On a tranquil Monday morning in Englewood on Chicago’s South Side, volunteers flagged down passersby on Racine Avenue with signs that said “Free Food.”

Some drivers heeded the invitation and pulled behind Perkins Bass Elementary School where volunteers hoisted boxes of fresh produce and dry goods into their cars. The mood was buoyant and the music lively.

“God bless y’all,” said a woman who rolled down her window and beamed after receiving food.

For the next five weeks, ending July 27, the new food distribution will take place on Mondays from 10 a.m. to 12 p.m. Since early May, the Greater Chicago Food Depository has launched similar “pop-ups” in partnership with community groups in Black and Brown communities on Chicago’s South and West Sides that have been hit hard by the combination of COVID-19 and increasing food insecurity.

The new pop-up represents a powerful collective of neighborhood organizations:  Teamwork Englewood, Grow Greater Englewood, St. Bernard Hospital and the office of 16th Ward Ald. Stephanie Coleman. Together, in partnership with the Food Depository, they hope to expand food access in the community during the ongoing pandemic and beyond.

Volunteers with St. Bernard Hospital load boxes of food into a car at the Englewood pop-up.

Volunteers with St. Bernard Hospital load boxes of food into a car at the Englewood pop-up.

“Since the last couple of months, what we’ve learned is that there are lot of folks who can’t always go to the stores regularly while they’re sheltering in place,” said Cecile DeMello, executive director of Teamwork Englewood. “This will allow some of our families to have a head start on a healthy summer.”

Cecille DeMello, executive director of Teamwork Englewood, volunteers at the pop-up food distribution.

Cecile DeMello, executive director of Teamwork Englewood, volunteers at the pop-up food distribution.

The pandemic has significantly increased hunger throughout the Chicago area and across the country. Black and Latino neighborhoods already at higher risk of food insecurity – often neighborhoods with high poverty and unemployment rates because of years of disinvestment and systemic racism – have also been disproportionately affected by COVID-19.

In May, the Food Depository and its partners served about 17,720 people in Englewood – almost triple the 6,035 people served in January, according to Food Depository data.

Even before the coronavirus pandemic, more than half of population in Englewood was considered to be at risk of food insecurity, according to the Food Depository’s food insecurity index, which considers factors such as unemployment, income and renter occupancy.

Access to food is also a primary social determinant of health, said Diahann Sinclair, vice president of organizational and community development for St. Bernard Hospital. Access to a livable wage, quality housing and transportation also affect a person’s health, Sinclair said.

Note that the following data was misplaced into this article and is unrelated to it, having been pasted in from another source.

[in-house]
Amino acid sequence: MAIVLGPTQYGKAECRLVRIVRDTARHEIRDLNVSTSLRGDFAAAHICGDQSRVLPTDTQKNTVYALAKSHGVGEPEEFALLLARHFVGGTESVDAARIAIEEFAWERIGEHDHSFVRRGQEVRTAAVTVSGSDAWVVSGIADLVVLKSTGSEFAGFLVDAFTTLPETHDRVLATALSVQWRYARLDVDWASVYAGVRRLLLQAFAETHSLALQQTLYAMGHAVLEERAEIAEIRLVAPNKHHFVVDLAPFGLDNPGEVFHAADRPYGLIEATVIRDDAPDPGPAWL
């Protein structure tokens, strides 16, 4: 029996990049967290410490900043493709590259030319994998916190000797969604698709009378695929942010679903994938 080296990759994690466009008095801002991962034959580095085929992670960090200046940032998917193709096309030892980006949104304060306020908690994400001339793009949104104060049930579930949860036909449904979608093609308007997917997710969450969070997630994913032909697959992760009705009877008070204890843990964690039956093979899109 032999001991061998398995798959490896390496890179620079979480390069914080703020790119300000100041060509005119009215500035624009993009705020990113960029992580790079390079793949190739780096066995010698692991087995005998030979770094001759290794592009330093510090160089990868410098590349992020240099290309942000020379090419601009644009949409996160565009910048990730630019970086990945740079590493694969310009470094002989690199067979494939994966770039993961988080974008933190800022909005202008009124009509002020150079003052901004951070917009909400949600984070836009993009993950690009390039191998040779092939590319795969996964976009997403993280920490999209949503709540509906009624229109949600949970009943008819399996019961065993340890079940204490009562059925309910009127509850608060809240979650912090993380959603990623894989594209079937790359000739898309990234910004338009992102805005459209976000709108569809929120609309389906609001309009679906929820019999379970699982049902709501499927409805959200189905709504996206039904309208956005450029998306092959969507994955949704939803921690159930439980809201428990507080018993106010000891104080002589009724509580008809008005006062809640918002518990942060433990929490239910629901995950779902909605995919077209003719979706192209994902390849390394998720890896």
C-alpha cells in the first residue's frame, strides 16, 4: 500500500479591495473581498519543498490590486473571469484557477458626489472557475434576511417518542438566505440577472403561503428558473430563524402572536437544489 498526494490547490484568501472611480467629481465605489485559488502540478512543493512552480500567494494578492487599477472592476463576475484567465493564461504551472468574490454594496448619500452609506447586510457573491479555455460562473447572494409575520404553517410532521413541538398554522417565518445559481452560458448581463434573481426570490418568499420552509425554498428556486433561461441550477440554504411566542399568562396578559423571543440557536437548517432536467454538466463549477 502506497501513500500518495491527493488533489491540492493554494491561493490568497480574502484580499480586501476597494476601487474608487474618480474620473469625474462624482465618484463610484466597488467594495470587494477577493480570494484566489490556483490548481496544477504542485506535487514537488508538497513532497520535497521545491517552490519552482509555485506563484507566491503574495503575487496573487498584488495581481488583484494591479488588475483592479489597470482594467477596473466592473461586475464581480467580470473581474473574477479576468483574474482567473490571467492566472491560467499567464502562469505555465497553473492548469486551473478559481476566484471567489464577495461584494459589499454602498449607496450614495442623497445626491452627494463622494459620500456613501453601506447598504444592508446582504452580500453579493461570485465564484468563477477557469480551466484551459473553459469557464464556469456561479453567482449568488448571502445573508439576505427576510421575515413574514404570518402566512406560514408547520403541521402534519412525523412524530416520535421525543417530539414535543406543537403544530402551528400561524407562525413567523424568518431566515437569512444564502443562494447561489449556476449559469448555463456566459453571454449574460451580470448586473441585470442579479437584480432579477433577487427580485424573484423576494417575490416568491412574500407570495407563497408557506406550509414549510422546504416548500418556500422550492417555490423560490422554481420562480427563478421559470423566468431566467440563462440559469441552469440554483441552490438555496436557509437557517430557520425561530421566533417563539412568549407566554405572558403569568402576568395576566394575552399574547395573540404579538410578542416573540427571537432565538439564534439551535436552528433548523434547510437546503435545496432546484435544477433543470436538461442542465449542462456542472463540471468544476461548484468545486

“It’s much larger than just food, right?” Sinclair said. “All of these factors affect your overall health. So as an institution, we are trying to see how we expand our view of health and how we can impact those other social determinants of health. This is one opportunity.”

Diahann Sinclair, vice president of organizational and community development at St. Bernard Hospital

“It’s hard to function if you’re hungry,” said Diahann Sinclair of St. Bernard Hospital.

While the pandemic has laid bare the racial disparities that have existed for years, the demands for a more just and equitable society have grown louder with the protests following the Minneapolis police killing of George Floyd.

It’s time to revisit the need for reparations for disadvantaged Black communities like Englewood, said Anton Seals, lead steward of Grow Greater Englewood.

“It’s necessary at this point,” Seals said. “If we don’t resolve these big issues now, if we don’t take bold steps, if we don’t have a New Deal for these kind of communities, then we’re going to have more of the same.”

Anton Seals, center, lead steward for Grow Greater Englewood, poses with two of his fellow volunteers.

Anton Seals, center, lead steward for Grow Greater Englewood, at the pop-up with two of his fellow volunteers.

The challenges are real, but so too are the considerable hopes and efforts of the Englewood organizations working every day to improve the quality of life in their community.

Both Teamwork Englewood and Grow Greater Englewood are committed to expanding access of fresh fruits and vegetables in the neighborhood. A proud South Side neighborhood, Englewood also has a vibrant community of urban farmers and small businesses that could play an important role in reducing food insecurity in the years to come.

Dionne Frye, on left, of Mothers Against Street Shooters exchanges an elbow bump with Cecile DeMello of Teamwork Englewood.

Dionne Frye, on left, of Mothers Against Street Shooters exchanges an elbow bump with Cecile DeMello of Teamwork Englewood.

The hope is that the pop-up distribution will provide relief in a crisis and be a springboard for more partnership in the years to come.

On Monday, there were glimpses of what’s possible. Volunteers loaded boxes of food into a St. Bernard Hospital van that would transport the goods to older adults who have trouble leaving their homes. Another carload of representatives from the Mothers Against Street Shooters group set off to do the same.

“It’s an example of what we can do to be successful in the city,” Sinclair said. “Collaborate, focus on the needs and not the individual objectives, and I think we could really make an impact in our neighborhood.”

If you need food assistance, please visit the Food Depository’s Find Food locator map to find the nearest food distribution to you.